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To many, beef brisket is the ultimate choice when it comes to cuts of meat to smoke. But, it can take some strategy and technique to do it properly. Using a brisket injection before smoking the meat is one of the easiest and most effective ways to keep the beef moist and tender and enhance the flavor.

Of course, you could use a pre-made brisket injection marinade mix (like Butcher BBQ's Prime Brisket Injection from David Bouska, one of the Champion Pitmasters here at BBQ Champs Academy). But, it can be fun to experiment with different flavor combinations by making your own homemade beef brisket injection. 

In this article, we’ve outlined why you should be using an injection to begin with, some tips on making a homemade beef brisket injection, and a brisket injection recipe you can start with.

 

Why You Should Use a Brisket Injection

The key to good smoked meat is adequate moisture retention. But, with it being smoked slowly at warm temperatures, it can be especially vulnerable to drying out. This is especially true for a super lean cut of meat like beef brisket. 

When smoking a brisket, the meat can quickly start to lose moisture. Injecting the meat can help compensate for this. Using a brisket injection helps get extra moisture and flavor deep into the inner layers of the meat quickly. It is actually a very easy process that won’t leave much cleanup at all.

Check out our article on how to inject brisket to learn more about the benefits of using a brisket injection and exactly how to do it the right way.

 

injecting brisket | brisket injection | homemade brisket injection
Source: Derrick Riches

 

Tips for Making a Homemade Brisket Injection

Brisket injections can range from a very thin, water-like mixture to a thicker, heavier almost sauce-like consistency. No matter what kind of injection you are using, the most important thing to keep in mind is to keep things simple.

You don’t want to lose the delicious natural taste of the beef. So, you only want to use ingredients and flavors that will complement the brisket. Some of the most commonly used ingredients in homemade beef brisket injections include things like:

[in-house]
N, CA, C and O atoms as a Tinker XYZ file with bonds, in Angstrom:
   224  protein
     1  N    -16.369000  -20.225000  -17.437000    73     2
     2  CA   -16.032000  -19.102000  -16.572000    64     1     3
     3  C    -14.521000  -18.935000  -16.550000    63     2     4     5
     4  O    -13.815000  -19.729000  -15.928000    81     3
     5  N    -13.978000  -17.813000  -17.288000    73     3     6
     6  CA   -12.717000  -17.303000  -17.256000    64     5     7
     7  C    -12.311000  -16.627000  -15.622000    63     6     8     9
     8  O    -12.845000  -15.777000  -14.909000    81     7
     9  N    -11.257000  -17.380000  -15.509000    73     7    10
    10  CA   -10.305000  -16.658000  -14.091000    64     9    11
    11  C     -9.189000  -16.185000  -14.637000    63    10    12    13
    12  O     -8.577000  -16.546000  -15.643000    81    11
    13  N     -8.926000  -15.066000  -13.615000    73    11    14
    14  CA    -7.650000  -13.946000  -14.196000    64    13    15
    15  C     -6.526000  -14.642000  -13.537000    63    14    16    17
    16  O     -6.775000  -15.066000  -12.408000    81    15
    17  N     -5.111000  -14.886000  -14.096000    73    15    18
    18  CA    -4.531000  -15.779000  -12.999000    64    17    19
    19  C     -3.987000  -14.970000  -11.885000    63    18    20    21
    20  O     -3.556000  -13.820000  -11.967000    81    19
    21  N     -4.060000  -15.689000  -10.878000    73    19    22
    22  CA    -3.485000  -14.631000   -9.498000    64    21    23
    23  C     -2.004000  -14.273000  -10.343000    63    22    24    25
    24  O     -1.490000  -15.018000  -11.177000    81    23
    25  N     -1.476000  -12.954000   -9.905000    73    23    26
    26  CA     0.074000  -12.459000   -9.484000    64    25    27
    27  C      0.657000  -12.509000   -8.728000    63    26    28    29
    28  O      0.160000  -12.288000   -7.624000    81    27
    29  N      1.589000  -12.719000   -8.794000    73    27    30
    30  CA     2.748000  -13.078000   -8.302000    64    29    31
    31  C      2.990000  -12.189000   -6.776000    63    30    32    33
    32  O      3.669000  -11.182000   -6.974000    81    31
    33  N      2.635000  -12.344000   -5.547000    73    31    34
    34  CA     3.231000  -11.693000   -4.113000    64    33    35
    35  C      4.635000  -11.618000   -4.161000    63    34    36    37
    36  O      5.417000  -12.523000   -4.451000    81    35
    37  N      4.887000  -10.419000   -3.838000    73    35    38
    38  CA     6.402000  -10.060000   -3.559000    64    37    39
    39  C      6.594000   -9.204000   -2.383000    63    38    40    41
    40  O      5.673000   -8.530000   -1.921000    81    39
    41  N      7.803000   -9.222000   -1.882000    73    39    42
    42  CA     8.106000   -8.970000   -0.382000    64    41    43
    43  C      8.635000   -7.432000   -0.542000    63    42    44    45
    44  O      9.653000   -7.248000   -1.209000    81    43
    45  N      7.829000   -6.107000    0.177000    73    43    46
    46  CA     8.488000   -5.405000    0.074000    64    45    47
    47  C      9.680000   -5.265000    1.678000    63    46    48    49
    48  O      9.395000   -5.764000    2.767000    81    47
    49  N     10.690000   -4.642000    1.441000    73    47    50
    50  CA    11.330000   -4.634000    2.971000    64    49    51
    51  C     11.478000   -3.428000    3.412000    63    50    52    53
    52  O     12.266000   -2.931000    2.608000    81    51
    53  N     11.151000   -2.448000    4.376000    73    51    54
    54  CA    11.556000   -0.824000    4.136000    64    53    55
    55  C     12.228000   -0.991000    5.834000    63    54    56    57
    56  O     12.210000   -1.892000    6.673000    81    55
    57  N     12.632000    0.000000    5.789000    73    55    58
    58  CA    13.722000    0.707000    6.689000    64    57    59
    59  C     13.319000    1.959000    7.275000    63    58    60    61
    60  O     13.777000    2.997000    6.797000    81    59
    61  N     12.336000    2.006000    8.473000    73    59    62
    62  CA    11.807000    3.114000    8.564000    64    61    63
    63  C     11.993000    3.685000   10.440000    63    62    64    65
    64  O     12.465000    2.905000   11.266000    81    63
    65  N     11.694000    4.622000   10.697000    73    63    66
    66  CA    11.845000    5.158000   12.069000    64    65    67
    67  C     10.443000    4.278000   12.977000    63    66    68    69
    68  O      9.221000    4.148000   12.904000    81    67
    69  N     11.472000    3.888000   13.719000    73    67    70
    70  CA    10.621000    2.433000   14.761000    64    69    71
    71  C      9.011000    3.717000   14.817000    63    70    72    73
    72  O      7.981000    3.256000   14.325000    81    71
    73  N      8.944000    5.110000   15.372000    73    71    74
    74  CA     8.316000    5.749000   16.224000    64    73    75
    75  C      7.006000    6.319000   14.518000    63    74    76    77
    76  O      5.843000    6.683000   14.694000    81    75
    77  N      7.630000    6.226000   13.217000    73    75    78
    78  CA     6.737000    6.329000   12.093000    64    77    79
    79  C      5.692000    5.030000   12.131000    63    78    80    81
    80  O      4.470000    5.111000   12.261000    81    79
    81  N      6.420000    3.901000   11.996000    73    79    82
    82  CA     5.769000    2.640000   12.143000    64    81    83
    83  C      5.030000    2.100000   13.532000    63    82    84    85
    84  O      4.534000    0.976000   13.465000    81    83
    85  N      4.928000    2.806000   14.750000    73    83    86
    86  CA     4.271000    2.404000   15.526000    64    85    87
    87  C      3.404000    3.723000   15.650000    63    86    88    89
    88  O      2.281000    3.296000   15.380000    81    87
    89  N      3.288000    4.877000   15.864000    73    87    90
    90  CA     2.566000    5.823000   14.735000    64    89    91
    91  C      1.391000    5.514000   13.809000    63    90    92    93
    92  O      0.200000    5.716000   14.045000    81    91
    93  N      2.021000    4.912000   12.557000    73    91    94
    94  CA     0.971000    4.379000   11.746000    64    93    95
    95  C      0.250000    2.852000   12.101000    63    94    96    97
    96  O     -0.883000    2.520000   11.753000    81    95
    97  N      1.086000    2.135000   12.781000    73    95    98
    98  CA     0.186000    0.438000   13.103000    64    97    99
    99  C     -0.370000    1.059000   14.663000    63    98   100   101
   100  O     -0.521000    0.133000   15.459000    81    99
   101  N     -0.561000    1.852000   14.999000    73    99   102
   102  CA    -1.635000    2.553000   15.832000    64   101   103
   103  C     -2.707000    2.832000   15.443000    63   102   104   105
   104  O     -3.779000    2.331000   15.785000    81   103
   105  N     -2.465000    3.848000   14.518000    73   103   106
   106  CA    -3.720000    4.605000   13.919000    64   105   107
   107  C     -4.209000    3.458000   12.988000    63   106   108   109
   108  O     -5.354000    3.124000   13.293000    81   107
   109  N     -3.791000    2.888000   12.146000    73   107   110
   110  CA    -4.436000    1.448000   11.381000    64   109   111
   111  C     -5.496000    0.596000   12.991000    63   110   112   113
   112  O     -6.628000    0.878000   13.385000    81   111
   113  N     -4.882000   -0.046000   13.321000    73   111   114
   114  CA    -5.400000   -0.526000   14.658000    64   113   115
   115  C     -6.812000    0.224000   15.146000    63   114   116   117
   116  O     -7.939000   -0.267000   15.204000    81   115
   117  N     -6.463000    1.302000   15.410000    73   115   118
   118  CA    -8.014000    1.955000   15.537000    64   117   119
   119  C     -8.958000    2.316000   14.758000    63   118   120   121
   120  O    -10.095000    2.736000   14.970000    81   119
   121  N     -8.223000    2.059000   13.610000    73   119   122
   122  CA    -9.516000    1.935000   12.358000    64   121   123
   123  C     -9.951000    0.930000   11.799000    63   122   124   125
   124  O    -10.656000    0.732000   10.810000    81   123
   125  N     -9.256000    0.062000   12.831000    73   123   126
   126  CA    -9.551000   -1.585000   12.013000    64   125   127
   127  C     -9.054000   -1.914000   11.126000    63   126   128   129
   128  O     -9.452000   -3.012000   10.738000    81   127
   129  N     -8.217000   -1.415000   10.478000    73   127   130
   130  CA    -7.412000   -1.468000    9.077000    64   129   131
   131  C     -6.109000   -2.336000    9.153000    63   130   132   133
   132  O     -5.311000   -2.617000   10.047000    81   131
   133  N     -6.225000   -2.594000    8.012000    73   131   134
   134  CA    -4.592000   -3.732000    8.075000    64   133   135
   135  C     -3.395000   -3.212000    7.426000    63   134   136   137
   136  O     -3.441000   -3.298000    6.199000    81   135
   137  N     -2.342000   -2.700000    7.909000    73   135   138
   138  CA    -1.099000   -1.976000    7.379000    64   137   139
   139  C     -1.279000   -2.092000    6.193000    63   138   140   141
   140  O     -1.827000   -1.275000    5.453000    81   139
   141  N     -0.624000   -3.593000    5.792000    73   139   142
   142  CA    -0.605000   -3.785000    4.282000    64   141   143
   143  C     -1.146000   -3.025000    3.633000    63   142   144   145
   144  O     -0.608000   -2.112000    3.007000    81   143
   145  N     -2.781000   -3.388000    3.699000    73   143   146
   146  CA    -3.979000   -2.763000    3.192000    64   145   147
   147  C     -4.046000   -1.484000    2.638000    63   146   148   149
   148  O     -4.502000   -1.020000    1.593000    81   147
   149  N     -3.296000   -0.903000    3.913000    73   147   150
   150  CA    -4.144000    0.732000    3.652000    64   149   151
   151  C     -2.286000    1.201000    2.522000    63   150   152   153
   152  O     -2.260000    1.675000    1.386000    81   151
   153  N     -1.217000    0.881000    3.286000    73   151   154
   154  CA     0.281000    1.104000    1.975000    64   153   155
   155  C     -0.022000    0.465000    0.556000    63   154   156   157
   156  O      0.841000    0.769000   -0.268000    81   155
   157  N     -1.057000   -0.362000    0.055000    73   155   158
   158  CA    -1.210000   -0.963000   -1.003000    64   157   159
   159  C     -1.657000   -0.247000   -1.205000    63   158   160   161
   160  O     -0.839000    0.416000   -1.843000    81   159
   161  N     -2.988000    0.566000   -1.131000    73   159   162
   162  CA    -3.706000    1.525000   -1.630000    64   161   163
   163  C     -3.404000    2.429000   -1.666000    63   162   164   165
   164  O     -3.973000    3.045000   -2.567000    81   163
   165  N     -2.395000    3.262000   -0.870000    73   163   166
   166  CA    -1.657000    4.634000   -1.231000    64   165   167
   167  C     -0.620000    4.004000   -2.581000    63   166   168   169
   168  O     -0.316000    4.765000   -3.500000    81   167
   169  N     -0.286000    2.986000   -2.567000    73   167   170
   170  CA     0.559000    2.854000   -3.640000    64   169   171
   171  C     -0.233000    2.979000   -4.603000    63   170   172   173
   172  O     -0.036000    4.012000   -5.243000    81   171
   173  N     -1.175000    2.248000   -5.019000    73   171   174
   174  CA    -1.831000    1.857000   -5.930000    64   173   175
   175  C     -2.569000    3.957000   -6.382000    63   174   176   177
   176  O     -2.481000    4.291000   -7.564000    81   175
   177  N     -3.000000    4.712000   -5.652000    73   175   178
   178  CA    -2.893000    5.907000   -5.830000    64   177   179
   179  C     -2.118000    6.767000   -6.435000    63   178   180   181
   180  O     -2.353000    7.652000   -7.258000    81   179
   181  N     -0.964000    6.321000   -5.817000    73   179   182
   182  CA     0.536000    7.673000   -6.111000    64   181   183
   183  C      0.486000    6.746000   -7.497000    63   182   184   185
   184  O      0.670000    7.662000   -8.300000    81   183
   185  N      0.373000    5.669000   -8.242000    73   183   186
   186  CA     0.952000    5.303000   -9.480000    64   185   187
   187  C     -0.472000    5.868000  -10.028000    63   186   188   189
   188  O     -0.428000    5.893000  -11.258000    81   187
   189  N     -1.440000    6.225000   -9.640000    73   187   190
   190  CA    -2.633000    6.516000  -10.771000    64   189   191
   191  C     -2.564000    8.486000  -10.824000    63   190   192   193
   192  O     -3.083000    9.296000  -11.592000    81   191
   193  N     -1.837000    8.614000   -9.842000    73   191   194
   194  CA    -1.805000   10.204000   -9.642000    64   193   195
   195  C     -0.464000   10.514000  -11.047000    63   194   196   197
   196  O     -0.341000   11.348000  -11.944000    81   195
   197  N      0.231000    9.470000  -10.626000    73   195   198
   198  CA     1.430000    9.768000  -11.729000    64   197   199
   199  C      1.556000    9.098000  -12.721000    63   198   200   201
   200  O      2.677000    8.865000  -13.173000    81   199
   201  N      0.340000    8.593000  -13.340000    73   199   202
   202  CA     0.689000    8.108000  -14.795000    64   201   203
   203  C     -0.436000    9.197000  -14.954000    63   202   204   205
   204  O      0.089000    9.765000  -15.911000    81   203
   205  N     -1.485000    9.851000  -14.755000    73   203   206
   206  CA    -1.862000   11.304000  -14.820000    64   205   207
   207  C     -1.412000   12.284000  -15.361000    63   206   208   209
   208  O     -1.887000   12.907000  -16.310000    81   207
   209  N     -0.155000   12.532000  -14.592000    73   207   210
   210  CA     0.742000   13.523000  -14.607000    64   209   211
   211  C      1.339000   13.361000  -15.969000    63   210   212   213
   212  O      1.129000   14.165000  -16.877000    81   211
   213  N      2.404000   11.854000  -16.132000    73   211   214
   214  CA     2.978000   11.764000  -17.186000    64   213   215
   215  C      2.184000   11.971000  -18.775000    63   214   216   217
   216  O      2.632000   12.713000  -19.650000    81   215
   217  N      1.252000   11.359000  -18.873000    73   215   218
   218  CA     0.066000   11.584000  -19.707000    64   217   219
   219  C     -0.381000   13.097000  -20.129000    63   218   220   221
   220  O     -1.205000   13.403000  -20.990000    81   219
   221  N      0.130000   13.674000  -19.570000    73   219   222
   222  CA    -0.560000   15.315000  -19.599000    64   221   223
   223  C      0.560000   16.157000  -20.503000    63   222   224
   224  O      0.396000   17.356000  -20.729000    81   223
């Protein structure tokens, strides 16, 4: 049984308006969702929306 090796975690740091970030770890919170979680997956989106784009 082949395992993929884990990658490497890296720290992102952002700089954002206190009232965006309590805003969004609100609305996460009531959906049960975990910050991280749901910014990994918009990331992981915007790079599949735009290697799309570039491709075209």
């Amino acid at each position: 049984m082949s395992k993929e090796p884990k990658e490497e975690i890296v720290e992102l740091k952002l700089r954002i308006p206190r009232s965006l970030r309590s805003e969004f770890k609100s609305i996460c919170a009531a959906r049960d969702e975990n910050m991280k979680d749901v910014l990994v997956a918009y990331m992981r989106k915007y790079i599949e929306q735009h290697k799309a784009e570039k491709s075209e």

• Beef stock/broth/base
  • Olive oil
  • Brine (saltwater)
  • Alcohol (like bourbon or beer)
  • Worcestershire sauce
  • Vinegar

Some brisket injection recipes also start to work in more creative ingredients like:

  • Apple juice
  • Pineapple juice
  • Brown sugar
  • Black pepper
  • Garlic
  • Herbs (Rosemary, Thyme, etc.)

 

Along with keeping the ingredients simple, there are some additional tips to keep in mind when it comes to making a good homemade brisket injection that will yield good results. Here are a few things to remember:

 

You don’t want to clog up your injector! - 

Remember, your injection is going to have to pass through some small holes at the end of the needle of your meat injector. So, keep the injection thin enough to easily pass through without clogging things up.

 

Don’t go too salty - 

Try and keep your injection between 1% and 2% salt content. Then it will still help tenderize the meat without being overly salty.

 

Avoid using liquid smoke -

If you are going to smoke the brisket using wood as a fuel source (whether as the main fuel source or a flavoring source), DO NOT use liquid smoke in your brisket injection mixture. Doing so will result in an overly smoky, bitter flavor that could ruin your whole brisket. If you are using an electric or gas smoker and not heating up any wood chips in it, you may be able to get away with just a little bit of liquid smoke to add that flavor.

 

The injection should complement the rub (and vice versa) -

If you are also using a dry rub on the exterior of the brisket, make an injection that either has the same flavor profile or a complementary flavor profile of your rub. You don’t want to create a situation where there are too many flavors competing with each other in/on your brisket.